I was a little underwhelmed by the £3bn that the government has earmarked for measures needed as we exit the European Union.
Perhaps there are things going on in the background that we’re not privy to, but Brexit is such a huge and complex issue that £3bn doesn’t strike me as being anywhere near enough.
Over the next year or two, quite a few other big changes will affect businesses at the same time as the Brexit transition occurs. I’m not convinced that much in the way of mitigating risk management is being applied to the scheduling of all these changes across the UK, which could make things rather difficult for businesses.
We already know that we have Making Tax Digital in the pipeline. And the General Data Protection Regulation will come in very soon as well. Both of these will require big changes in the way businesses operate. We’ll also see some changes down the line as a result of the Taylor review into off-payroll working; inevitably, it will mean changes to the tax system to bring things more into line, but thankfully we didn’t see any announcements on that in the Autumn Budget. We should expect changes to come in just after Brexit.
Fortunately, the Office of Tax Simplification’s recommendation to dramatically reduce the VAT threshold has also been put off, but there will clearly be a review. And that’s before we get new customs systems and the Apprenticeship Levy. With all these changes on the horizon, and in the run-up into Brexit, I do worry about the SME community in particular. I’m not sure many of them know what’s coming their way.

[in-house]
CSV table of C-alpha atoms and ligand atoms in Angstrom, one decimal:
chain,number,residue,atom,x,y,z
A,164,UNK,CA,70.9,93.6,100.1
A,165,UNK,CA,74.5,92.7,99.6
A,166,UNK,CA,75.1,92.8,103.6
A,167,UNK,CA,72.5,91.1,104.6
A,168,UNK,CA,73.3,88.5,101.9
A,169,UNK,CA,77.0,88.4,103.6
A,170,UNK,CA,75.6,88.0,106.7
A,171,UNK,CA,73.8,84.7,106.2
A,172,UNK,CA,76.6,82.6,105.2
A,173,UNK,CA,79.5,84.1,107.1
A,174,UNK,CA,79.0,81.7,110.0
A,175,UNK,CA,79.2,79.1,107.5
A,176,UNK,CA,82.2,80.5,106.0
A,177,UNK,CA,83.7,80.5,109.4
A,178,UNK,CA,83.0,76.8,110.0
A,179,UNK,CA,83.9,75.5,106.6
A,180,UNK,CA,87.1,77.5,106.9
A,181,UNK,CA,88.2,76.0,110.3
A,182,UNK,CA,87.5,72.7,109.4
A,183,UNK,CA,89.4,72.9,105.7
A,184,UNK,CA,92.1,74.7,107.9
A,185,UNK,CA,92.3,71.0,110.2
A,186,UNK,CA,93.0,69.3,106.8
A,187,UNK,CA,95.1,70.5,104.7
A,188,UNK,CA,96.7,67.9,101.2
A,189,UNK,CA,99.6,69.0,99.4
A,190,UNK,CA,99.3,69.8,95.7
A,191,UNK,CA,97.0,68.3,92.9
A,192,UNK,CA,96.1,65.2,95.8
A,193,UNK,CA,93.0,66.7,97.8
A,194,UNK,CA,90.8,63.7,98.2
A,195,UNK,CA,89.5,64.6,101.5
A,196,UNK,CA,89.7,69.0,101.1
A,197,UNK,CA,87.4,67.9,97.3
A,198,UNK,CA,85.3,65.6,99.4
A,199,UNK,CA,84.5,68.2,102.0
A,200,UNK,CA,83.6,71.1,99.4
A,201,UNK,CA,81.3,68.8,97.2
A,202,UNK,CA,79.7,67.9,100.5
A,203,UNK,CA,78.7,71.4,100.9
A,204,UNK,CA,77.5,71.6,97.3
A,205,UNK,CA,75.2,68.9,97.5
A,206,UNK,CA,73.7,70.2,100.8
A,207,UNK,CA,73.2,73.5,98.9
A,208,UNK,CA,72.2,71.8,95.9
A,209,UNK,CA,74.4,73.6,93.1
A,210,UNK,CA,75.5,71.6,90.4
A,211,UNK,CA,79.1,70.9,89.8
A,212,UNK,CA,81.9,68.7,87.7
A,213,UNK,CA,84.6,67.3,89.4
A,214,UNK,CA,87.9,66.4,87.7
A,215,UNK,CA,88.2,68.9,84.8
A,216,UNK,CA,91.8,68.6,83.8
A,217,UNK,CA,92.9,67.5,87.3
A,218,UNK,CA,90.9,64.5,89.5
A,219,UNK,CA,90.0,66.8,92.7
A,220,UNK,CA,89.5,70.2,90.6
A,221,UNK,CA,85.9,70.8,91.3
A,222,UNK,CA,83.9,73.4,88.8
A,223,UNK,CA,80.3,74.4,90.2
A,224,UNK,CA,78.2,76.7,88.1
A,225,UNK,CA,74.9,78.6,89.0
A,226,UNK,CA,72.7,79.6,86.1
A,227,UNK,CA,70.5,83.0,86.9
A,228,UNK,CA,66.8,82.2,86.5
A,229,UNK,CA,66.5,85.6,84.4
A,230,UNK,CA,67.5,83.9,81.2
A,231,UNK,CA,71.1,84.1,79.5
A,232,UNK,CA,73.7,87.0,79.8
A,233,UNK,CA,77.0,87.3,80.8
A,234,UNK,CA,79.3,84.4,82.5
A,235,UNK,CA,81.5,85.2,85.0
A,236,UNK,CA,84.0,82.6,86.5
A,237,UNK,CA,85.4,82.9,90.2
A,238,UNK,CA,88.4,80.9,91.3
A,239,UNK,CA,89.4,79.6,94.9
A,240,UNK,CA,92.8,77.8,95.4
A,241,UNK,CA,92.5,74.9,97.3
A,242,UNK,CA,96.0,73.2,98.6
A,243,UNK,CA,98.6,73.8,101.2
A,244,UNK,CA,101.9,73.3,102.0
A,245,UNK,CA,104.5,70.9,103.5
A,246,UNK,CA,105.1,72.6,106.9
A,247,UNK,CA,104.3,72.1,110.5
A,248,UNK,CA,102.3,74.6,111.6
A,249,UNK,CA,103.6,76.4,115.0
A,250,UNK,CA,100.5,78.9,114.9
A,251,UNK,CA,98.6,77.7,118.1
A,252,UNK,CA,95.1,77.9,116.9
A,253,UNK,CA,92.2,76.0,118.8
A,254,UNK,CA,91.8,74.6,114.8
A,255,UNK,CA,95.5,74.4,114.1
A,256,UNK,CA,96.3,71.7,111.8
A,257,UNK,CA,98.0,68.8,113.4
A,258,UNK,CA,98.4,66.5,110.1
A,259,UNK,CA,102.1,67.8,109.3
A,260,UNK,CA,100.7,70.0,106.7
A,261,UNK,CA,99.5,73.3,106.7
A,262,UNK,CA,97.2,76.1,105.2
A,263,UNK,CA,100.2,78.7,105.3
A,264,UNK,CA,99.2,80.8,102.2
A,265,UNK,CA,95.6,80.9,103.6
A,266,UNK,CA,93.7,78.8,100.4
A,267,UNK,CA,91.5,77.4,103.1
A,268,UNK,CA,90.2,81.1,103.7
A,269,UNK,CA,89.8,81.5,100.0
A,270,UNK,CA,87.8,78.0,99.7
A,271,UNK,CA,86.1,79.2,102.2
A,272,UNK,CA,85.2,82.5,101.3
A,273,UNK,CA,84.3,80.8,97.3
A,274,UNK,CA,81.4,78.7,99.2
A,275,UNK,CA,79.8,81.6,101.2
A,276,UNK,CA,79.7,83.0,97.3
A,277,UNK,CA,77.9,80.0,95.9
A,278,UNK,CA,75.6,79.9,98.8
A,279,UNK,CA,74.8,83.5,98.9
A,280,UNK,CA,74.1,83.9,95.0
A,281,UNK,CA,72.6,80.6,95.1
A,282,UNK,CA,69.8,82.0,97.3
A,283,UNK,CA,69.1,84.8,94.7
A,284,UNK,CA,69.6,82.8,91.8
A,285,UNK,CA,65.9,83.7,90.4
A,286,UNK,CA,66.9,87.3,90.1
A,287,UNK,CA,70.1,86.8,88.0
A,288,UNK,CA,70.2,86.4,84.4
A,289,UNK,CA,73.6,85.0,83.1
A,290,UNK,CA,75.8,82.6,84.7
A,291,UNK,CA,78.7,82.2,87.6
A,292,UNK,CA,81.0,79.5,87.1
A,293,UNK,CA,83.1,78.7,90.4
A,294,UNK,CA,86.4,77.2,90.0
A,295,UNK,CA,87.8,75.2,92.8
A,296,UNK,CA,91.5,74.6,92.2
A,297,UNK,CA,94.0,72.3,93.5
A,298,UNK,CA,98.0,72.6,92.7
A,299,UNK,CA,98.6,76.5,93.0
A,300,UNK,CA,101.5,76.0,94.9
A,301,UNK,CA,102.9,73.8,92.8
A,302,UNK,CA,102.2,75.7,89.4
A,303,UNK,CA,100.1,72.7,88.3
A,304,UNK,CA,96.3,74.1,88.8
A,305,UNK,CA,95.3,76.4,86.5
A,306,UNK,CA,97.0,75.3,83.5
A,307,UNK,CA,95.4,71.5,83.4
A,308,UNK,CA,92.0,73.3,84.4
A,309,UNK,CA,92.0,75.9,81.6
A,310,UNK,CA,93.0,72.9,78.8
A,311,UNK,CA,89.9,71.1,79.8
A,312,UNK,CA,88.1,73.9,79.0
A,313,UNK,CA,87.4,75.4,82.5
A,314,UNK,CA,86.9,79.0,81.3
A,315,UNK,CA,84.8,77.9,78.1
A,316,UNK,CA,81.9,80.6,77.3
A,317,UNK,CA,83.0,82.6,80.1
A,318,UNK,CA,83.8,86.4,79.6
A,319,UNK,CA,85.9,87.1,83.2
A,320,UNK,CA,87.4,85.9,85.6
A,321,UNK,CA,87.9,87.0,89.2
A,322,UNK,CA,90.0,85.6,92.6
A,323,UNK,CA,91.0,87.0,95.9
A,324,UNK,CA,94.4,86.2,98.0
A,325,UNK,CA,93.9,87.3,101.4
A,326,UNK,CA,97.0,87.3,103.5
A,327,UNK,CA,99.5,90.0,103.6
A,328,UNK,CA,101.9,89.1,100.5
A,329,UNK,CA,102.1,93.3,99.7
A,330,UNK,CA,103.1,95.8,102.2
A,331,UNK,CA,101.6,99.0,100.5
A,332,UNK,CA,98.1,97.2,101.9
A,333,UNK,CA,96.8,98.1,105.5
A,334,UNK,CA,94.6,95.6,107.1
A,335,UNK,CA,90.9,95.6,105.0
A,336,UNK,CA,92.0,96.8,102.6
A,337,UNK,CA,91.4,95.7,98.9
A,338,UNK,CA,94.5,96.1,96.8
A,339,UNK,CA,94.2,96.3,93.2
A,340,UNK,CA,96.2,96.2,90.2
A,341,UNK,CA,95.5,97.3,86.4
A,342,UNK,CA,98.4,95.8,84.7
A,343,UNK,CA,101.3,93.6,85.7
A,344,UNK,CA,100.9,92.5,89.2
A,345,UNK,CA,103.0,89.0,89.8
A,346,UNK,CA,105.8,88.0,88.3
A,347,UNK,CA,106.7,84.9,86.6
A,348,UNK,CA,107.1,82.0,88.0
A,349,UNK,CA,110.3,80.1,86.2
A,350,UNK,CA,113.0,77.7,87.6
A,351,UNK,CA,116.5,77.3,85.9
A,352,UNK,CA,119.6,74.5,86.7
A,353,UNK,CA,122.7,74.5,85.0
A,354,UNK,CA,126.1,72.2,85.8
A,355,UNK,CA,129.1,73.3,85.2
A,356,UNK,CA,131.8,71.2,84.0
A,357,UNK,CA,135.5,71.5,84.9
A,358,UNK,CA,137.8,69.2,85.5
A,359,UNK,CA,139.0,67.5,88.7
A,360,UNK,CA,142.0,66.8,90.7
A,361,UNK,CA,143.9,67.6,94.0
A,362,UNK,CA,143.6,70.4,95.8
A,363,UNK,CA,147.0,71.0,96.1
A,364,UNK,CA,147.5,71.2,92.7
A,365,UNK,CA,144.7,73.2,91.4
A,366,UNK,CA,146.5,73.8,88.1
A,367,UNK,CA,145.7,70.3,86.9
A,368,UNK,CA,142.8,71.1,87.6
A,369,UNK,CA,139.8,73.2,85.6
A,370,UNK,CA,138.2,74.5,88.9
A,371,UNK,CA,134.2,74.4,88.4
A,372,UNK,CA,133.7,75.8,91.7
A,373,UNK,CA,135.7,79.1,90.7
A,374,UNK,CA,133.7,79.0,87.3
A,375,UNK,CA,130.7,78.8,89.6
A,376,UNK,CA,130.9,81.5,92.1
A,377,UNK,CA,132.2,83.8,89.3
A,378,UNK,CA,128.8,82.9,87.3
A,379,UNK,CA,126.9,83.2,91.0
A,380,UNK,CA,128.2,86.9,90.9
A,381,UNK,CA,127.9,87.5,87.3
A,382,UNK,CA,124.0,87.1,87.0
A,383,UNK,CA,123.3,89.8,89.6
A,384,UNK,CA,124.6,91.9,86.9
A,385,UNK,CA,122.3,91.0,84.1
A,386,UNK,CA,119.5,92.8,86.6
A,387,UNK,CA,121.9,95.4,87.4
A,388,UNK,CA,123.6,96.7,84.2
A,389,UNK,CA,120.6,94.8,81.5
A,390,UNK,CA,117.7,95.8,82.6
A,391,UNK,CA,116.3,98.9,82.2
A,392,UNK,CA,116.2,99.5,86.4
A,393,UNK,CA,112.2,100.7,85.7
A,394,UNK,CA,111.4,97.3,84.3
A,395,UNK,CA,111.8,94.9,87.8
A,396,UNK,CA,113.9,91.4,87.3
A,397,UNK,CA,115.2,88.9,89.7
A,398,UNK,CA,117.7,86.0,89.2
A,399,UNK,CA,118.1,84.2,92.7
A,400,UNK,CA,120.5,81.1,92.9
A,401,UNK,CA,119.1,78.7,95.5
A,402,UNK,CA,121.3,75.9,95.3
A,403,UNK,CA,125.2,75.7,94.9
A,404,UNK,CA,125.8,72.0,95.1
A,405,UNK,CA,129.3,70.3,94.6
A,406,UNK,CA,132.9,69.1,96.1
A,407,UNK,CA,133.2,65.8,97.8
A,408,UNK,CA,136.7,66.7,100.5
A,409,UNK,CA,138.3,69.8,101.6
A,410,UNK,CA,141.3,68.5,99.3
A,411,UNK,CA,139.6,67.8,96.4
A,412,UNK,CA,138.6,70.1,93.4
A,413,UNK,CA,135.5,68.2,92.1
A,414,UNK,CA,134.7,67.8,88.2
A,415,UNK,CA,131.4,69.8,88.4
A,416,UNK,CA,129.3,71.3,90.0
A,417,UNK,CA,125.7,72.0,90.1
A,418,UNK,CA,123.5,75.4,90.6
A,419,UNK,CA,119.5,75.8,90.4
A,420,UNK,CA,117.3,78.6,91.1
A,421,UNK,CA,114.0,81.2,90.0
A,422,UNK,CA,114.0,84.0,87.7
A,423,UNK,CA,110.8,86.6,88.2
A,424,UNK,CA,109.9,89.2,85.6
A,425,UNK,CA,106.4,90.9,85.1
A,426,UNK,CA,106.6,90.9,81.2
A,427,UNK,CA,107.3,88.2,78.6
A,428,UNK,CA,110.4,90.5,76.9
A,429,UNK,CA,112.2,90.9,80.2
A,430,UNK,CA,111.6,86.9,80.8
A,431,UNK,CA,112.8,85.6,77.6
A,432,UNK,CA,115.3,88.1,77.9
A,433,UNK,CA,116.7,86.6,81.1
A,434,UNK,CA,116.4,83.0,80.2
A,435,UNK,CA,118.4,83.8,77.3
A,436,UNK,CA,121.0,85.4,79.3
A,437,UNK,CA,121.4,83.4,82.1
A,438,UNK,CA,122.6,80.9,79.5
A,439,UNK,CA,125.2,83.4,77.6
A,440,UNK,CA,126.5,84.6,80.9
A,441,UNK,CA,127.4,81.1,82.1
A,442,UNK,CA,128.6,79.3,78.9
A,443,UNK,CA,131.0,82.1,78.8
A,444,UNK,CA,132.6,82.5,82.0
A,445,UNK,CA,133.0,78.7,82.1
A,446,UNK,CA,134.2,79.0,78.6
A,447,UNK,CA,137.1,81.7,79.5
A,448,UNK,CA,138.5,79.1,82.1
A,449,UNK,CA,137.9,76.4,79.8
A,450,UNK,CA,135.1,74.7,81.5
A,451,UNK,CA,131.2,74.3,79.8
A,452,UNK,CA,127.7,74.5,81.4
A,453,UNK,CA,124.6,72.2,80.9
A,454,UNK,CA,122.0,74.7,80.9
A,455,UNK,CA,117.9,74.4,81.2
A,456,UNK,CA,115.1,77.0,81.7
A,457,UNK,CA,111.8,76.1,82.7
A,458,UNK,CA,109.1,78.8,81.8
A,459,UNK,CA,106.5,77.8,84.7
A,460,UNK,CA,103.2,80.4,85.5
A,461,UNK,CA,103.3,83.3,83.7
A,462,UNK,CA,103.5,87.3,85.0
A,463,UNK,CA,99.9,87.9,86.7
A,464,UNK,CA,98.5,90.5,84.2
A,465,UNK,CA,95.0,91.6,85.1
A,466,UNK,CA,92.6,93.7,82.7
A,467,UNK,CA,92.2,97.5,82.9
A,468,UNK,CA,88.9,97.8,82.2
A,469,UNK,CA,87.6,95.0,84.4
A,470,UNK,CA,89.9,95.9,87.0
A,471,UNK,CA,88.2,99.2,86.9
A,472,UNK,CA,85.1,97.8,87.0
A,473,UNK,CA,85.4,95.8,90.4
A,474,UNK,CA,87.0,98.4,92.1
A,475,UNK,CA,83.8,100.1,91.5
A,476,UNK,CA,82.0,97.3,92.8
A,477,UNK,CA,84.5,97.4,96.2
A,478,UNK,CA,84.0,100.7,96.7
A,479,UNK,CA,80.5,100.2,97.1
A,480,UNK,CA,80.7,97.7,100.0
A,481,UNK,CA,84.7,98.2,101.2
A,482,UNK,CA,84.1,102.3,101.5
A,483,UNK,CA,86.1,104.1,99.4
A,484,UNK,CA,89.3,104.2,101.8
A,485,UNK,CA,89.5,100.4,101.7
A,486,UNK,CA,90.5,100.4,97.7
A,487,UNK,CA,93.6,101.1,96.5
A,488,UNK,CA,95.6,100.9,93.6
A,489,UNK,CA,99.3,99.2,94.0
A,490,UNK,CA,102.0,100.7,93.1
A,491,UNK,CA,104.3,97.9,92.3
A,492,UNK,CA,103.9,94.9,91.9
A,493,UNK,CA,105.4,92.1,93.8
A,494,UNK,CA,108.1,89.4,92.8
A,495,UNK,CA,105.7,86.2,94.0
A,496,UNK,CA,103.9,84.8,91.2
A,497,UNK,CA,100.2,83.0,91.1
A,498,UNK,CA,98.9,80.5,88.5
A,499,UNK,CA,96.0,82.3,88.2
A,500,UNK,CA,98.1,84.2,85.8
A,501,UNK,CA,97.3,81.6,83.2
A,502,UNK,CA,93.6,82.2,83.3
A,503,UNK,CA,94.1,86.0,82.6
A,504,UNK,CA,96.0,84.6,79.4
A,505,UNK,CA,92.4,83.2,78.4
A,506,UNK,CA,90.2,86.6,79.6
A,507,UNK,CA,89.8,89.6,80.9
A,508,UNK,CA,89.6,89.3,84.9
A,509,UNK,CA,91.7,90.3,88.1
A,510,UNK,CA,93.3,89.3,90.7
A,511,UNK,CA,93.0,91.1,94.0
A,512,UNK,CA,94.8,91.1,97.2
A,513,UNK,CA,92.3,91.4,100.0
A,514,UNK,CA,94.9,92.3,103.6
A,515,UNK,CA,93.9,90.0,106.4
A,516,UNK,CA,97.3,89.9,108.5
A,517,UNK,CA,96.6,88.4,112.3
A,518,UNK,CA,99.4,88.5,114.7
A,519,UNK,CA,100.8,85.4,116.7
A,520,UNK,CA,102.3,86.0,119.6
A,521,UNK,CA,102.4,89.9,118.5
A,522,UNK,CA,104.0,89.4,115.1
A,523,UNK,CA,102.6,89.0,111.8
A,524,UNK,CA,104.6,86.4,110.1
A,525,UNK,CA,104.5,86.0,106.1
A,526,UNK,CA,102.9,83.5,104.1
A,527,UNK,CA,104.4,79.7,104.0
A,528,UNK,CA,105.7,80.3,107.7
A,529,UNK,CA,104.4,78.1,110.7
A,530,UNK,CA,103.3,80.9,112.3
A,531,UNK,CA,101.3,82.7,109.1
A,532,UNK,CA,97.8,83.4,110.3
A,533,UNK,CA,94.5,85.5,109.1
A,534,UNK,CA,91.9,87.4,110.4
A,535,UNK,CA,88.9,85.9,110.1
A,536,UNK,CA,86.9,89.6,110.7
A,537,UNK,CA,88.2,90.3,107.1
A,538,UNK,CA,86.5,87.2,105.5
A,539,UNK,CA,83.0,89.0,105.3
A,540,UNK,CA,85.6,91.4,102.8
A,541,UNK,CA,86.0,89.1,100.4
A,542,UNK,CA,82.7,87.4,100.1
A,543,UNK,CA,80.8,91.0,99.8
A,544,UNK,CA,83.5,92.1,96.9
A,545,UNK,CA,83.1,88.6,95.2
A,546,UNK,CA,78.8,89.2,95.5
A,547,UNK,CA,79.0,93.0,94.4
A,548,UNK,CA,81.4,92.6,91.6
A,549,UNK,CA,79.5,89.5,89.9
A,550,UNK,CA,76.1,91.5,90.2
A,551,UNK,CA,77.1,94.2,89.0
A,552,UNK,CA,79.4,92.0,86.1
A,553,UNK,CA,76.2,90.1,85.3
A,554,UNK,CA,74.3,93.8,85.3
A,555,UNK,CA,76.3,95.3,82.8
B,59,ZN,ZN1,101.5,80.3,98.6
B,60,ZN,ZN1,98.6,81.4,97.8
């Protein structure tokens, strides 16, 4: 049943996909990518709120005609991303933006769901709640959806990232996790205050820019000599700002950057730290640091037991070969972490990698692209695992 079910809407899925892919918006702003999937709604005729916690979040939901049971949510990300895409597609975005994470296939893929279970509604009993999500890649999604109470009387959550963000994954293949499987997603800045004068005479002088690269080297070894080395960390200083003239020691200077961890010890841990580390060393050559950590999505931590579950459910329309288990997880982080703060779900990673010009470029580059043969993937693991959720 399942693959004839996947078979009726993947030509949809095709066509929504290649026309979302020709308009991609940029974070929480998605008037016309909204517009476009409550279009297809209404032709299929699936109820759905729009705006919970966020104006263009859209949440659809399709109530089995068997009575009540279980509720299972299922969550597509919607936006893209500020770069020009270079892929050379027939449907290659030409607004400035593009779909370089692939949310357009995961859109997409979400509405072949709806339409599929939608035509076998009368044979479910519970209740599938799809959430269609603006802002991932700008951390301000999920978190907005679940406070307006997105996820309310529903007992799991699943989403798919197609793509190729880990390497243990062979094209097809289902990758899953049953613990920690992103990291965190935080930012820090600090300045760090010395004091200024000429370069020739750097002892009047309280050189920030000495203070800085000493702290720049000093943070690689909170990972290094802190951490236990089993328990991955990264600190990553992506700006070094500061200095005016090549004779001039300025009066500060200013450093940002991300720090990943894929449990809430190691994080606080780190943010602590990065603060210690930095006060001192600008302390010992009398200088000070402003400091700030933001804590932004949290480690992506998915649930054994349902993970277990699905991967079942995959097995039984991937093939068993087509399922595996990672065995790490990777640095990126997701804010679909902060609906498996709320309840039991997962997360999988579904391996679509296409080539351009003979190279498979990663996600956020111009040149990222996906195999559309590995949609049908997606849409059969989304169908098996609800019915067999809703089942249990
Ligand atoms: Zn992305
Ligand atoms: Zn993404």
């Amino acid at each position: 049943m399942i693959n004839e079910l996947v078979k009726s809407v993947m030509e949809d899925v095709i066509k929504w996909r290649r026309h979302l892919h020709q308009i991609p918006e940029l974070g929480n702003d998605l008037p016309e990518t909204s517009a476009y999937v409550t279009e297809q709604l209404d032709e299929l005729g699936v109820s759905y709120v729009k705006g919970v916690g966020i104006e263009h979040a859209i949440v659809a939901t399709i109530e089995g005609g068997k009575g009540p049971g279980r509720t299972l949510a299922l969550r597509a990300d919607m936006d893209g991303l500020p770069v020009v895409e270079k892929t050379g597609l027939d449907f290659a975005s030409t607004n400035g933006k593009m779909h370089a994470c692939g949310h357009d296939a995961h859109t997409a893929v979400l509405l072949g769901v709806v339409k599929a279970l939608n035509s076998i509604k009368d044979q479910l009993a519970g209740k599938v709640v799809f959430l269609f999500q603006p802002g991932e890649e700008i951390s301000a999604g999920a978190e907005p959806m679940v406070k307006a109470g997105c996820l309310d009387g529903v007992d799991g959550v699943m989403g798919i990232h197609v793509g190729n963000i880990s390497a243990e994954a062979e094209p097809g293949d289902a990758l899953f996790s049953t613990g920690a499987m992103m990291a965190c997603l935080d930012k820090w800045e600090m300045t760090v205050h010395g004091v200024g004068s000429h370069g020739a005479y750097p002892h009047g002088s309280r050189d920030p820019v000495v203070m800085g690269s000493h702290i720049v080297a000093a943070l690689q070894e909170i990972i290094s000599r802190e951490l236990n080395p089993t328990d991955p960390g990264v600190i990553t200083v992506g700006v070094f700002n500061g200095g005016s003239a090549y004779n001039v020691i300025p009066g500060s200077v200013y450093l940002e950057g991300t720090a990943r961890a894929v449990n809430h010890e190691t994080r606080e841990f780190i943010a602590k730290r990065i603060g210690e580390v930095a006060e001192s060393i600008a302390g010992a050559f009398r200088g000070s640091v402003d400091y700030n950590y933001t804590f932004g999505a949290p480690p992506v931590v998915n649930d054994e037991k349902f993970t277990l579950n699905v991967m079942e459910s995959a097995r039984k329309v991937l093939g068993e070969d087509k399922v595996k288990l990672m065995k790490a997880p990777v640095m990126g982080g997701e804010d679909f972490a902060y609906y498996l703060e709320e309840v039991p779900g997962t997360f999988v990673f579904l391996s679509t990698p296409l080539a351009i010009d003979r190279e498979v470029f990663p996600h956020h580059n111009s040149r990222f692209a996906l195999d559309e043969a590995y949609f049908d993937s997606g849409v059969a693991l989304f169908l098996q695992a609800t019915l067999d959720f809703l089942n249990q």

Many of our members work in or with SMEs. Thousands of you work in their finance departments or represent them through your practices. Those businesses will really need your talents in the run-up to and aftermath of our exit from Europe. No matter what the final outcome, Brexit will be a massive adjustment. We need to protect our small and medium-sized businesses; they will be a crucial cog in our economy as we find our new place in the world.
Can CFOs save the planet?
We’ve just signed up to the Task Force on Climaterelated Financial Disclosures, which is assessing the physical, liability and transition risks associated with climate change. Many of its members are CFOs of global corporations; the task force is looking at the issue on the widest possible scale.
This is an important area: climate change will have material consequences for businesses. The government is putting measures in place to tackle some carbon and climate-change issues. It’s all a bit lacklustre at the moment, but at least it shows willingness to engage with the issue.
This article appeared in our Jan/Feb 2018 issue of AT magazine.
Mark Farrar is the Chief Executive of AAT.